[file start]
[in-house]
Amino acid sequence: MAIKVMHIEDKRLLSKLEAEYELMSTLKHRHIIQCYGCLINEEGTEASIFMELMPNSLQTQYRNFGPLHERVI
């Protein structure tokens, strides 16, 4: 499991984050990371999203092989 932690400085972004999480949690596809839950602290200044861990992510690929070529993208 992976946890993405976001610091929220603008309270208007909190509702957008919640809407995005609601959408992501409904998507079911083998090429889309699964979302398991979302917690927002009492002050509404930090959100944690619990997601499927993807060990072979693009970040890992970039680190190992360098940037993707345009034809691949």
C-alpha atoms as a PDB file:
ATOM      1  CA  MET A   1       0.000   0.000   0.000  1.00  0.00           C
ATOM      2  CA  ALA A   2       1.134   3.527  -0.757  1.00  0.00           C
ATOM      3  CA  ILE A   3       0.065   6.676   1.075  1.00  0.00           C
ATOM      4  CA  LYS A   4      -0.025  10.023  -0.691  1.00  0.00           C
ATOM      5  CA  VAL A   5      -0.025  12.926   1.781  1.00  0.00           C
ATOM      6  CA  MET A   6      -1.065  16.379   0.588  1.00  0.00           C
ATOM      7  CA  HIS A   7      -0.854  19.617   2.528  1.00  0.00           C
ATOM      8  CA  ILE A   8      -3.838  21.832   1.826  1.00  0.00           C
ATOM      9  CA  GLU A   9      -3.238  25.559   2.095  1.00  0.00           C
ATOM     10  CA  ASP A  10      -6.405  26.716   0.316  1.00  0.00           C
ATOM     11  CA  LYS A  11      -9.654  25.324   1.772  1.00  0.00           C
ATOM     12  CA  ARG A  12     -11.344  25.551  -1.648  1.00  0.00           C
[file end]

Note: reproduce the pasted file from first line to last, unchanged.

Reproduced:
[in-house]
Amino acid sequence: MAIKVMHIEDKRLLSKLEAEYELMSTLKHRHIIQCYGCLINEEGTEASIFMELMPNSLQTQYRNFGPLHERVI
């Protein structure tokens, strides 16, 4: 499991984050990371999203092989 932690400085972004999480949690596809839950602290200044861990992510690929070529993208 992976946890993405976001610091929220603008309270208007909190509702957008919640809407995005609601959408992501409904998507079911083998090429889309699964979302398991979302917690927002009492002050509404930090959100944690619990997601499927993807060990072979693009970040890992970039680190190992360098940037993707345009034809691949």
C-alpha atoms as a PDB file:
ATOM      1  CA  MET A   1       0.000   0.000   0.000  1.00  0.00           C
ATOM      2  CA  ALA A   2       1.134   3.527  -0.757  1.00  0.00           C
ATOM      3  CA  ILE A   3       0.065   6.676   1.075  1.00  0.00           C
ATOM      4  CA  LYS A   4      -0.025  10.023  -0.691  1.00  0.00           C
ATOM      5  CA  VAL A   5      -0.025  12.926   1.781  1.00  0.00           C
ATOM      6  CA  MET A   6      -1.065  16.379   0.588  1.00  0.00           C
ATOM      7  CA  HIS A   7      -0.854  19.617   2.528  1.00  0.00           C
ATOM      8  CA  ILE A   8      -3.838  21.832   1.826  1.00  0.00           C
ATOM      9  CA  GLU A   9      -3.238  25.559   2.095  1.00  0.00           C
ATOM     10  CA  ASP A  10      -6.405  26.716   0.316  1.00  0.00           C
ATOM     11  CA  LYS A  11      -9.654  25.324   1.772  1.00  0.00           C
ATOM     12  CA  ARG A  12     -11.344  25.551  -1.648  1.00  0.00           C